Mahler ships elements of the march theme between brass and woodwinds until the strings, join them in a delightful variation, the themes opening half node couplet now rises, and the busy eighth node figuration of the violin phrase that opened the B section is tagged on, all set against an inversion of the march theme in the baseline, which also contains an extension of the rising three-note upbeat figure from the B sections minuet theme. As the strings develop the march theme, it takes on more rhythmic and thematic characteristics of the minuet. The repeating half-note couplets seem to be leading to the twinkle motive when instead, they work their way into another variation of the MeisterSinger march. coupling variants of both principal marches from the A section with a rhythmic figure from the opening flourish, played staccato by low strings.

Clipped dotted rhythms play an increasingly important role in these and other variations of the march themes as the A section proceeds. When trumpet tattoos from just before the close of the first subject return, while ins try to bring back the racy figuration that followed them earlier, but their attempt is half hearted, and the music quickly softens and begins to slow down. Unexpectedly, violas burst in with the Merry Widow tune, but immediately give way to the music of the B section.

Variation of this minuet theme is lightly sprinkled with clipped dotted rhythms that give the theme a tripping quality, especially when contrasted with hints of a march beat in strings, embellished with the tapping of the router, reads, “a figure consisting of falling thirds that leans strongly on the first note of each two-node coupling becomes increasingly prominent during this variation”. As the minuet continues to develop, decorative trills and Morton’s enhance its Rococo style. The Merry Widow figure works its way into the minuet for a moment and takes on its stylistic character. It is remarkable how neatly elements of both march and minuet combine and become virtually indistinguishable. The most blatant confusion of these disparate subjects occurs when a new variation of the minuet theme is played heavily by the strings, thus marking its Rococo delicacy and grace. Such irreverent abuse of the minuet leads directly into the return of the MeisterSinger march as if the two themes were simply patched together.

Last, the A section breaks in abruptly without the slightest transition. In but eight measures, the march theme works its way to a climax, as it had in its first appearance. But instead of leading into the subsidiary theme of the A section, it shifts unexpectedly back to the B section.

Such brusque shifts in style, character, and temple are jolting and keep us guessing as to where Mahler will lead us to next. As before, the flooding figurative theme with which the B section originally began, returns in low strings against the timpani flourish, followed by the minuet theme played strongly by strings alone and decorated with Rococo ornamentation. Woodwinds take up the theme in a more flippant variation, it’s opening bars accompanied by a fragment of a little Merry Widow tune, a tripping variation of the Haydnesque minuet begins on the strings, and then shifts to the woodwinds, accompanied by an expanded version of the whirling figuration with which the violins opened the B section, as the tonality now shifts to A major.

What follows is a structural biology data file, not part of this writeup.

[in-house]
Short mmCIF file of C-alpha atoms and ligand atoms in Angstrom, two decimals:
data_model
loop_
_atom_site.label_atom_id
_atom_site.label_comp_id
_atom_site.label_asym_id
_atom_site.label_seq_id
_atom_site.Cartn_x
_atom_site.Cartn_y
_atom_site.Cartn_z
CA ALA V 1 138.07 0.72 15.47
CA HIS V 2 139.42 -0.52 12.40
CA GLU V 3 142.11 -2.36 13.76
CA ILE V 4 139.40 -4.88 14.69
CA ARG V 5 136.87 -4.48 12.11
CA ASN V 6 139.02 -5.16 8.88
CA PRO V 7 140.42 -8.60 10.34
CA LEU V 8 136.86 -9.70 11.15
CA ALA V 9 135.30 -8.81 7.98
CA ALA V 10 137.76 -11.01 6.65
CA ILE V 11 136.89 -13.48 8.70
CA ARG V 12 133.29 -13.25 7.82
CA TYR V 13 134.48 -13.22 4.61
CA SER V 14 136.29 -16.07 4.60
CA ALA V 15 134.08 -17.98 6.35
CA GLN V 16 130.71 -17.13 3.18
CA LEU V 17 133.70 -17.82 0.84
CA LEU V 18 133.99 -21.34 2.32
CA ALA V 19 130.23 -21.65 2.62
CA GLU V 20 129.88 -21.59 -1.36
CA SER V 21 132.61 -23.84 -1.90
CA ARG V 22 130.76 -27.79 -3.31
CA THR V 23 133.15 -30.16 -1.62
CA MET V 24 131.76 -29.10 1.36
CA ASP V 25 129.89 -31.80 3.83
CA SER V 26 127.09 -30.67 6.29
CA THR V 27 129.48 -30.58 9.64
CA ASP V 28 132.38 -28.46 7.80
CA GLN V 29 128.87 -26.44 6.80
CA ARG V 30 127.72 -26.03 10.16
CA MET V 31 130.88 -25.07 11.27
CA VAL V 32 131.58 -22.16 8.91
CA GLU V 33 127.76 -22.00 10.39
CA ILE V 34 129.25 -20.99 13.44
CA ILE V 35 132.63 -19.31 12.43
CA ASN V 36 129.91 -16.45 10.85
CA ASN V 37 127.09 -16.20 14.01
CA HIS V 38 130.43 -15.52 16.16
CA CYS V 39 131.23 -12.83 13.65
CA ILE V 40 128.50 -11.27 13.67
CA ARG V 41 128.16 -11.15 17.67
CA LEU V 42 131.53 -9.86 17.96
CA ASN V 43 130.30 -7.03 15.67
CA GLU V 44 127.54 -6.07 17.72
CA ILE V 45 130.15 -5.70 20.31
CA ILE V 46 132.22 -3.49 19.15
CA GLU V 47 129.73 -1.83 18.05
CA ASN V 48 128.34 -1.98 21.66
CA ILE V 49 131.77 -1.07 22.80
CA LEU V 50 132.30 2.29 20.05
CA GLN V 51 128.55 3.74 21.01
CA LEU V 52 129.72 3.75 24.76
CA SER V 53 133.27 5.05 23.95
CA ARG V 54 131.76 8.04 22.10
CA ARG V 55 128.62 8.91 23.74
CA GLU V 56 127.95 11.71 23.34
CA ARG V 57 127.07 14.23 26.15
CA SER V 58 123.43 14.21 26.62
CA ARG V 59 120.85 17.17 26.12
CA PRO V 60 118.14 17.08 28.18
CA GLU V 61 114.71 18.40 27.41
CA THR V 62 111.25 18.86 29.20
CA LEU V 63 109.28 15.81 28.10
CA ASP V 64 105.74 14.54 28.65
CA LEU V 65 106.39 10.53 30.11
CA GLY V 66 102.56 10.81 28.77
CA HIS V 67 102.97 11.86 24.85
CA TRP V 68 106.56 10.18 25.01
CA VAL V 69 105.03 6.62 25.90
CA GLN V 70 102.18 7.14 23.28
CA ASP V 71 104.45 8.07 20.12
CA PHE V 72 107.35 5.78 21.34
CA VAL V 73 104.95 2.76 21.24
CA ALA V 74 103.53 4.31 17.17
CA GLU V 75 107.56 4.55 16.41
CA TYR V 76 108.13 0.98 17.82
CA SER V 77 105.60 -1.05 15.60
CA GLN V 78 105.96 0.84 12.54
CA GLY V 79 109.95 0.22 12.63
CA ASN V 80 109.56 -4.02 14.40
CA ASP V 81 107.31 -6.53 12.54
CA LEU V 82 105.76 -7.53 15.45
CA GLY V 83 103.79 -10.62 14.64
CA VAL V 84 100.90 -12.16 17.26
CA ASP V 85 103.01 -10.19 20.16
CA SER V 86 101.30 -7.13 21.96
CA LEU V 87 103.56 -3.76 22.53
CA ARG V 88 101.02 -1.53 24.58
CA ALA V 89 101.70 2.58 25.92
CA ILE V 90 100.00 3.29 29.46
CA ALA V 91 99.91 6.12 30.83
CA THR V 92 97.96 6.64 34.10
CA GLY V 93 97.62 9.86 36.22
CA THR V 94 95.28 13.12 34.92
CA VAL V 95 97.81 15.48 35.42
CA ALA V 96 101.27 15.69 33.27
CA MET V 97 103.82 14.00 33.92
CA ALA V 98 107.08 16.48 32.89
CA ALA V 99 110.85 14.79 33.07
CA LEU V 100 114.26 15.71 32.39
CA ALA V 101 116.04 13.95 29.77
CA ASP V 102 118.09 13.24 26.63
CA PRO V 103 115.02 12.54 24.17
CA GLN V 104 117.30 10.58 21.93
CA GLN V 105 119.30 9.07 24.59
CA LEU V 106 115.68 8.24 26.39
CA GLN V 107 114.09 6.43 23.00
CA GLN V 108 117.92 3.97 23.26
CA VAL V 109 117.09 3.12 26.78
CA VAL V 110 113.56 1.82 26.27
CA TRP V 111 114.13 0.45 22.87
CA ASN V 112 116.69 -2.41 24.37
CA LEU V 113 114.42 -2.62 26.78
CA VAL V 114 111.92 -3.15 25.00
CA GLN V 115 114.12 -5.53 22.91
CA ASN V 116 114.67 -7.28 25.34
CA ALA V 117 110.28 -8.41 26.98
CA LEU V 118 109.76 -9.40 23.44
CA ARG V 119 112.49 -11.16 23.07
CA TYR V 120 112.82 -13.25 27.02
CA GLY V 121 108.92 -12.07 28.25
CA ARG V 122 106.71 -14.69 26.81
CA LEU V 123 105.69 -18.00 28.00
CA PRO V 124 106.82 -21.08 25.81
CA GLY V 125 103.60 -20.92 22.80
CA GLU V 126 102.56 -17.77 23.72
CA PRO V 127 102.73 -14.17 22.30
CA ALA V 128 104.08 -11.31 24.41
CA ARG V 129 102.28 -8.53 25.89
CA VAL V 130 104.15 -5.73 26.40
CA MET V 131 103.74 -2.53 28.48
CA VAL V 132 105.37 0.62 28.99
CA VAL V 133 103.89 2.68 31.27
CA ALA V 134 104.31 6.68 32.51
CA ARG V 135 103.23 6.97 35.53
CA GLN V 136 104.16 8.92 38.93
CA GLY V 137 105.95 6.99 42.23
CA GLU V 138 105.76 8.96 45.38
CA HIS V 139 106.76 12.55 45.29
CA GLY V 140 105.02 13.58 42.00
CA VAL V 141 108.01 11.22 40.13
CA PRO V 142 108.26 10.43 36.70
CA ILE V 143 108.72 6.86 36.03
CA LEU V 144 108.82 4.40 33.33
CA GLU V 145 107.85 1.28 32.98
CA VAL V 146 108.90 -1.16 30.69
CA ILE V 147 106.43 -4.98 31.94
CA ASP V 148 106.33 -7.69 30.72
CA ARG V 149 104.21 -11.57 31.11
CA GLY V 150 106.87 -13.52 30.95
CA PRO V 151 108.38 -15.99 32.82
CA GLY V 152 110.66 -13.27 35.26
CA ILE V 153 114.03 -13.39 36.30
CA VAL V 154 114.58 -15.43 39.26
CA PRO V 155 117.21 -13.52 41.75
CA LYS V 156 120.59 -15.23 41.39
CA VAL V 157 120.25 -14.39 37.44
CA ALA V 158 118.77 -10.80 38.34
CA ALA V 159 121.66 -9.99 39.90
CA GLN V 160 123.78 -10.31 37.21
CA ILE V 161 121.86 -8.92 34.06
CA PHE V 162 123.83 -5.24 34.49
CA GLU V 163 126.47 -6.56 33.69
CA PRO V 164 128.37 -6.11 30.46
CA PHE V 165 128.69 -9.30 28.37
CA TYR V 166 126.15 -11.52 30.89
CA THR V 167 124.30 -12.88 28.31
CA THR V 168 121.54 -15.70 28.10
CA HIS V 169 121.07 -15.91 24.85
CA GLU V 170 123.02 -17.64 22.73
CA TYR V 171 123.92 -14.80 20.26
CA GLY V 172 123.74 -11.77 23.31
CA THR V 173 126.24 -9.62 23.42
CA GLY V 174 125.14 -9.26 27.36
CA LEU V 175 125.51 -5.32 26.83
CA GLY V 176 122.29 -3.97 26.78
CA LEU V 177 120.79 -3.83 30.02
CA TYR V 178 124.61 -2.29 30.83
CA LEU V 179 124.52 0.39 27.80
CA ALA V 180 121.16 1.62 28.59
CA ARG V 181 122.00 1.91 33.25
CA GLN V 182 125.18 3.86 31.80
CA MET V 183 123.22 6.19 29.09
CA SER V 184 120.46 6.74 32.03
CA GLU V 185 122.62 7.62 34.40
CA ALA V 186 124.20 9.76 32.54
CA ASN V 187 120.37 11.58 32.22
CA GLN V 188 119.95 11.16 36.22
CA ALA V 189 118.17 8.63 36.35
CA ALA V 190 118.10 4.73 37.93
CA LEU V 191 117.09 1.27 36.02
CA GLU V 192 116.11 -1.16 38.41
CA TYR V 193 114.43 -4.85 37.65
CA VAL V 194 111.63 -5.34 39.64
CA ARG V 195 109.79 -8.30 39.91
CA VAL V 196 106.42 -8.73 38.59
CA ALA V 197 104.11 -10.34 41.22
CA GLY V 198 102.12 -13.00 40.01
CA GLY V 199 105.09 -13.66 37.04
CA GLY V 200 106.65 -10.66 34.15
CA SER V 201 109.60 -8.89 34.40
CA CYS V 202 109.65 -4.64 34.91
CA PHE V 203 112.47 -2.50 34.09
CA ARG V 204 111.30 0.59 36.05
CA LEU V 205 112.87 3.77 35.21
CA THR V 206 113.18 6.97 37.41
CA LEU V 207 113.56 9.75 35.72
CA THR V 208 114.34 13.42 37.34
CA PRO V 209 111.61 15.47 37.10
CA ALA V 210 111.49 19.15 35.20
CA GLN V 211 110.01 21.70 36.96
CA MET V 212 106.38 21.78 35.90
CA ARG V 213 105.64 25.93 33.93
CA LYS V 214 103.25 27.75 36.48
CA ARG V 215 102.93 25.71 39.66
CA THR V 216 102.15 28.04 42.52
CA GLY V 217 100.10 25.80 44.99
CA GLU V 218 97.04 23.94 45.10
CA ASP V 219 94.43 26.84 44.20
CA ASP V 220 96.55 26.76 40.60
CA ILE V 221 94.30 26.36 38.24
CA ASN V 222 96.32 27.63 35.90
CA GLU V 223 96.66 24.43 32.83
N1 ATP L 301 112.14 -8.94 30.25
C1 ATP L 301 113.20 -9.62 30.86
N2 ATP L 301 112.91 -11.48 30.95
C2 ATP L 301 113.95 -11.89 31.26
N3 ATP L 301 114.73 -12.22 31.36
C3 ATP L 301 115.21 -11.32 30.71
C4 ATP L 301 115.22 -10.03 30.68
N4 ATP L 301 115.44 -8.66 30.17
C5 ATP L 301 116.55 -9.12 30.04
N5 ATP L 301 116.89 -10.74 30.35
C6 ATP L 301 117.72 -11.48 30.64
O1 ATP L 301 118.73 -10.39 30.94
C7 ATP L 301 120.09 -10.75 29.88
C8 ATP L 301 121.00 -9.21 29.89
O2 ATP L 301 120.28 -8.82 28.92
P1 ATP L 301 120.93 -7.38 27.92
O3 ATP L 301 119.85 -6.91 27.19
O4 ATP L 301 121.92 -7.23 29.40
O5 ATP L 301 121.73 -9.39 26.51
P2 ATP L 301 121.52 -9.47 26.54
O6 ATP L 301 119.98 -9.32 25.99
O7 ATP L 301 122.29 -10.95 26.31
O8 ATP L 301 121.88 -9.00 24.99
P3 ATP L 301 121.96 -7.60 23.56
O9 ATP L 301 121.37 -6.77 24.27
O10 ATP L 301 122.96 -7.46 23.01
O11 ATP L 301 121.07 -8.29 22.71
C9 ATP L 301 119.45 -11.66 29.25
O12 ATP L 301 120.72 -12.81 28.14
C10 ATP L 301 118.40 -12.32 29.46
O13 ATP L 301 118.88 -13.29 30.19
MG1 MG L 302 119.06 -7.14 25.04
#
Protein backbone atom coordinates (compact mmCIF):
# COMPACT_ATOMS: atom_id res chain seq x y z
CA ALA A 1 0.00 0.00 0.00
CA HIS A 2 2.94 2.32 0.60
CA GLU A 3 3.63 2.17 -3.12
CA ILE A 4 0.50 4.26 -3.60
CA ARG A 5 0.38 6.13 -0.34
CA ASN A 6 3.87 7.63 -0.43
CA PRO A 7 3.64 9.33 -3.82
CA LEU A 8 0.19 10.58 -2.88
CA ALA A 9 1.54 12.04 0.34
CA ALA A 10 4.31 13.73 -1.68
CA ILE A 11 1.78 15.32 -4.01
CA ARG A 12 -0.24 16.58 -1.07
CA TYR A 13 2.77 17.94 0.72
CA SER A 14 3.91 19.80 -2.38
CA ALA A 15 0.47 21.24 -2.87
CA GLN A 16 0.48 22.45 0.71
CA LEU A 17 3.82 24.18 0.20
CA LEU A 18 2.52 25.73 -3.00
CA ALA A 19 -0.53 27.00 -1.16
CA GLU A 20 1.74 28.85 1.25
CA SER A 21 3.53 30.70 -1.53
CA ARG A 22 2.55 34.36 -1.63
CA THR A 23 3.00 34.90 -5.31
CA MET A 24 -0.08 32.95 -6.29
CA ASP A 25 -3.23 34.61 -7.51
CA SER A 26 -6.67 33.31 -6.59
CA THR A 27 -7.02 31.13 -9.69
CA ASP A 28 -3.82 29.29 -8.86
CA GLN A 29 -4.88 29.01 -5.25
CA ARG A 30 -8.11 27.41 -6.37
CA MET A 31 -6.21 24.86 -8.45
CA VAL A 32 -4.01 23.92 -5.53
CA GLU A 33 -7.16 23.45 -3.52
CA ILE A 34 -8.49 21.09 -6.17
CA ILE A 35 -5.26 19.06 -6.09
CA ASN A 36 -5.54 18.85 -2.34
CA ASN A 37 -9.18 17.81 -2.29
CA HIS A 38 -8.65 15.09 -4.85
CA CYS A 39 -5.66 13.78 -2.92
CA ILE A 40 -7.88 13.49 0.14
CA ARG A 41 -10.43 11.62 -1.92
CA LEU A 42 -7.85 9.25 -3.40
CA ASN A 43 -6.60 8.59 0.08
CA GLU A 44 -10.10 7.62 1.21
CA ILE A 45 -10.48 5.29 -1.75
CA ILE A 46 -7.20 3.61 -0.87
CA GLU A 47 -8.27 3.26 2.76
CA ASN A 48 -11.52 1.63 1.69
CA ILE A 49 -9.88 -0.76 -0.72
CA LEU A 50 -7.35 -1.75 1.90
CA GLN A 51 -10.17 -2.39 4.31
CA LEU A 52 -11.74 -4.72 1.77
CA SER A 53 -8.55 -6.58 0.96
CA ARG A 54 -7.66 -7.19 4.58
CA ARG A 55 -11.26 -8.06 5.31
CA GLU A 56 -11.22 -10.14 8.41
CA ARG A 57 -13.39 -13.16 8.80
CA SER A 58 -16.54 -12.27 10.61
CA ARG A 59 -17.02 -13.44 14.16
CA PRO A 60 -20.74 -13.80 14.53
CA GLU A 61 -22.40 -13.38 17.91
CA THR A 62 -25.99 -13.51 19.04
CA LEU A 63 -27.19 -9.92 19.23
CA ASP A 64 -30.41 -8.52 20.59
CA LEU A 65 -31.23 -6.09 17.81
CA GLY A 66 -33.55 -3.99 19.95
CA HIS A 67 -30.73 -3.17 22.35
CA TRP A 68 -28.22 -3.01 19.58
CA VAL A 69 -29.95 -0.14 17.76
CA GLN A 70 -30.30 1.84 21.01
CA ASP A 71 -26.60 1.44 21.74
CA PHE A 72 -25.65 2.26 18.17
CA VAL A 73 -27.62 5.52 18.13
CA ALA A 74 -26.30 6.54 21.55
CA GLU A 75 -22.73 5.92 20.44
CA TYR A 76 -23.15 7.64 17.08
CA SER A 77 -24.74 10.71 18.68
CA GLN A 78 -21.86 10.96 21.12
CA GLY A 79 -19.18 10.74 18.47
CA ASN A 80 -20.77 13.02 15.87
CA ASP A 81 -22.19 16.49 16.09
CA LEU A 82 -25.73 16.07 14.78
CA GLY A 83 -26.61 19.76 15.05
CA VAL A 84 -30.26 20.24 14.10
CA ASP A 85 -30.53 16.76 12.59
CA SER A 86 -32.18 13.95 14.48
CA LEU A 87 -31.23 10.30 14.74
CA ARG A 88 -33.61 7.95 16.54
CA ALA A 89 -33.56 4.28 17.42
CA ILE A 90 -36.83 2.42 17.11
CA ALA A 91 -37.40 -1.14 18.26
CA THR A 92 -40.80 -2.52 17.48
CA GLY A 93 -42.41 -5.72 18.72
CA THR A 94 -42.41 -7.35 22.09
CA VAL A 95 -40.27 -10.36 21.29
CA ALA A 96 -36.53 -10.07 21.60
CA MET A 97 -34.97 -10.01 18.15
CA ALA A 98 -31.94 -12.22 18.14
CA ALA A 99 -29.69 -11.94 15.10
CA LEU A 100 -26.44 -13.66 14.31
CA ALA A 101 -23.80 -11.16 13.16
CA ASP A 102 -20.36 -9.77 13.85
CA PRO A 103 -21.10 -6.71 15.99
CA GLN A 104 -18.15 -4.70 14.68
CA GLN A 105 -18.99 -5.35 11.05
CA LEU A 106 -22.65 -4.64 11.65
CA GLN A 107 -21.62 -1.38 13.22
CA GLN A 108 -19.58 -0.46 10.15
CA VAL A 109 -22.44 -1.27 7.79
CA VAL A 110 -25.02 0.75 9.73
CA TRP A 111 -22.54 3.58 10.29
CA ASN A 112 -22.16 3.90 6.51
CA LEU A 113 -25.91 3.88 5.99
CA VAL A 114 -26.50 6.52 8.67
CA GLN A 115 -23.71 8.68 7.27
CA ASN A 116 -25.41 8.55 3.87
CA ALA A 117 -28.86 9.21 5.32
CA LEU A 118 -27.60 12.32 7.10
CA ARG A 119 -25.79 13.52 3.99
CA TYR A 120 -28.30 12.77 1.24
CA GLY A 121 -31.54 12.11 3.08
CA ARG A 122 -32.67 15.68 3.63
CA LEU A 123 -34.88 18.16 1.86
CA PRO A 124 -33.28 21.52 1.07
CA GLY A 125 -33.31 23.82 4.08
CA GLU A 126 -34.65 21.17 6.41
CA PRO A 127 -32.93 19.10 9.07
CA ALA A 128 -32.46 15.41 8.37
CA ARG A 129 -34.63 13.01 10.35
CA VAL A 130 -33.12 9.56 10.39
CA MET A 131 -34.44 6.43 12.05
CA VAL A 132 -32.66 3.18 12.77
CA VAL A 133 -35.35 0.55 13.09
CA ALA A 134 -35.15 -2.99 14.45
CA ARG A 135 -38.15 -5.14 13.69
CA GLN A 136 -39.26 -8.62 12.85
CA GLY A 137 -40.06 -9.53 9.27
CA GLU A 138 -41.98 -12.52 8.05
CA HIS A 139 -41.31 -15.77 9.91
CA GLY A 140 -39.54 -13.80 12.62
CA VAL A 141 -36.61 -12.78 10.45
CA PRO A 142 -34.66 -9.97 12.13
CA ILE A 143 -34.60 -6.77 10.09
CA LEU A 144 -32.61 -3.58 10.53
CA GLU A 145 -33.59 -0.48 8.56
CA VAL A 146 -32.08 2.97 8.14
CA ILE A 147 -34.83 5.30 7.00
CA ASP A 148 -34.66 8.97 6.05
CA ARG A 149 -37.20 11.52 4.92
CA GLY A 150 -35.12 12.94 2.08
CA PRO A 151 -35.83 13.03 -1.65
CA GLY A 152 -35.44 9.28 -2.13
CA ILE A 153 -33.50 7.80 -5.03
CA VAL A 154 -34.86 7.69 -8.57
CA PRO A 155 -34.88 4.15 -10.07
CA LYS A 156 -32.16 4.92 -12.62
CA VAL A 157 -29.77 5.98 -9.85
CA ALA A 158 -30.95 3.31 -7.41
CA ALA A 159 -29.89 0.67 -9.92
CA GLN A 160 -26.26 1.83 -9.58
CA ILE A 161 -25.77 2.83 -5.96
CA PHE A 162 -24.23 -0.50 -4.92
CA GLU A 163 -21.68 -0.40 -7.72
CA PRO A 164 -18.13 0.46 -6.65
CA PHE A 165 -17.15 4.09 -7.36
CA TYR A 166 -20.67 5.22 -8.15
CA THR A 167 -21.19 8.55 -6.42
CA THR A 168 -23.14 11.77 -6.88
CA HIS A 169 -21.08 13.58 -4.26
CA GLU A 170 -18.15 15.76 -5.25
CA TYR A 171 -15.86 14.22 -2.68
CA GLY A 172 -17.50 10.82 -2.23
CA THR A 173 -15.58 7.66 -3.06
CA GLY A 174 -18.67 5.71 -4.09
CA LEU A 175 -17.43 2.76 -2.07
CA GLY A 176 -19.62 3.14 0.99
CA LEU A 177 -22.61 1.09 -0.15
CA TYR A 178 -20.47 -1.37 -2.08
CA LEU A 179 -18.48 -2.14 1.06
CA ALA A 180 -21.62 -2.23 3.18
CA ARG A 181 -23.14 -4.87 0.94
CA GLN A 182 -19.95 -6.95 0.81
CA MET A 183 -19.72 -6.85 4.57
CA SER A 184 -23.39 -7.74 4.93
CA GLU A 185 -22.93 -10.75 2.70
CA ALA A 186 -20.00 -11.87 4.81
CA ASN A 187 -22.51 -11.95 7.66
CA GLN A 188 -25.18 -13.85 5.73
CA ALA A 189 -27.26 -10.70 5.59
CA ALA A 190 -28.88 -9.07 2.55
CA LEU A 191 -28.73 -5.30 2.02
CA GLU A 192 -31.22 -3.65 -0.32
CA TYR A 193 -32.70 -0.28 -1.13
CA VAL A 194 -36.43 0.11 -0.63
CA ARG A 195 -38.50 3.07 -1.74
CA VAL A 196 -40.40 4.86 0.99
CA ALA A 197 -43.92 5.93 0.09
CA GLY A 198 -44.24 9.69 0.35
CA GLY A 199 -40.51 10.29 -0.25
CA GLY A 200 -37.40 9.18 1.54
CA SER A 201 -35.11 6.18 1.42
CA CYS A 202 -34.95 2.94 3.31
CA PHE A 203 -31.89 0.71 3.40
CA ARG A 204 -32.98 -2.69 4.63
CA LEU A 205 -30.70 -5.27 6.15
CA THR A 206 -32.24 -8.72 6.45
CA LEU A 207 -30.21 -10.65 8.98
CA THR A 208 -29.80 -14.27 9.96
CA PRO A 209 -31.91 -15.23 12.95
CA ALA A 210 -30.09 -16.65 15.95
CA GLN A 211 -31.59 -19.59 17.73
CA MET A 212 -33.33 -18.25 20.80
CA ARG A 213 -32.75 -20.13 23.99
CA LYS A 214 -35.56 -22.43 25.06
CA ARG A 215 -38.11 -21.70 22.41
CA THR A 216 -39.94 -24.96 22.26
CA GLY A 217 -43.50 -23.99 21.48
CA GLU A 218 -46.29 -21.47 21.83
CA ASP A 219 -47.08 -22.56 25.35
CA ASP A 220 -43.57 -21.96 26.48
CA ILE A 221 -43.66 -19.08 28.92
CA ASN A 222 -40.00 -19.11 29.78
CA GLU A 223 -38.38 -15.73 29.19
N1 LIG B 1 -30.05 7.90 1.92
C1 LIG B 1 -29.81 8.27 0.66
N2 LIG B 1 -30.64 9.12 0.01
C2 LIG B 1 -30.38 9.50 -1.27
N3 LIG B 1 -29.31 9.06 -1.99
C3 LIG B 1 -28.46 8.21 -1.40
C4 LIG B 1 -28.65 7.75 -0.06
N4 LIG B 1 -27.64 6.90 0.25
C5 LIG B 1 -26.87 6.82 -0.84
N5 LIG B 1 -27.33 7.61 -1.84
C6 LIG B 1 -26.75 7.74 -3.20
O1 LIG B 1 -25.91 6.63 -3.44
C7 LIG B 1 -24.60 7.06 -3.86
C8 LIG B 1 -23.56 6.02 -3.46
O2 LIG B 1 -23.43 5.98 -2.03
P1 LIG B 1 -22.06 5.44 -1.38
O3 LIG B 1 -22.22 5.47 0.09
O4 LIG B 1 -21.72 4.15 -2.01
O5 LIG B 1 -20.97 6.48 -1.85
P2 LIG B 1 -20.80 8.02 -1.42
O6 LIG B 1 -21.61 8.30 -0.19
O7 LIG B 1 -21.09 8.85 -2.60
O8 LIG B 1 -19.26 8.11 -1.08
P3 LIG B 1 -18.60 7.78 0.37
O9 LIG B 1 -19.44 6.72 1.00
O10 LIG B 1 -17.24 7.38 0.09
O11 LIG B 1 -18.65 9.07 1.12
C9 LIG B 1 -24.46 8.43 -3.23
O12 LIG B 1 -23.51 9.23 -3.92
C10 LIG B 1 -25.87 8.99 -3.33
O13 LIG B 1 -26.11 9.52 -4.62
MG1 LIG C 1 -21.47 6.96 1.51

After further development of the minuet the tempo slows down to Andante and the increasing use of portamento slides underscores Mahler’s parody of the minuet theme. We might expect the minuet section to conclude when two measures of the opening flourish are suddenly tapped strongly in strings and then pounded out by timpani. But no, Mahler was just teasing, instead of bringing back the march, which would logically follow, the graceful minuet continues on its merry way.

Once again, the timpani flourish tries to bring back the march after only five measures, but all it succeeds in doing is further confusing march and minuet. Nevertheless, the minuet theme will not be denied. It has clearly had enough of these intrusive annoyances and has now become the aggressor, a characteristic most unbecoming to a minuet. Instead of conceding to the march, the minuet becomes more agitated, over waves of eighth note figuration in the strings, and the falling third figure introduced earlier. As the tempo presses forward, strings work themselves up into a frenzy, heaving on weak beats Sforzando, until they reach a shattering climax, and run right into the return of the first march theme, with a rapidly descending scale.

It appears that the minuet has failed to forestall the march for it now takes control re-entering in mid measure, as if it were desperately trying to find a way in, carried on the shoulders of the timpani flourish, played by low strings and woodwinds. The marches triumph seems assured, he had no sooner do the brass assert the march when strings and woodwinds respond with the minuet theme, still in triple meter, but giving every appearance of functioning like a march.

These antagonists’ march and minuet seem virtually united when both are played in duple meter. Soon the tempo increases suddenly over a huge C major chord. The timpani pound out the marching flourish that opened the finale against double stop strokes in strings, again, making a mighty effort to get the music back on track. But after only two measures, it is the minuet the reappears, refusing to be scared off by the timpani is monster’s volley. But the minuet itself only lasts for three measures. When it reaches a cadence, the main march theme jumps in, as if clad in full baffle array with the timpani flourish, forcing a fragment of the minuet to step to a four-square march beat.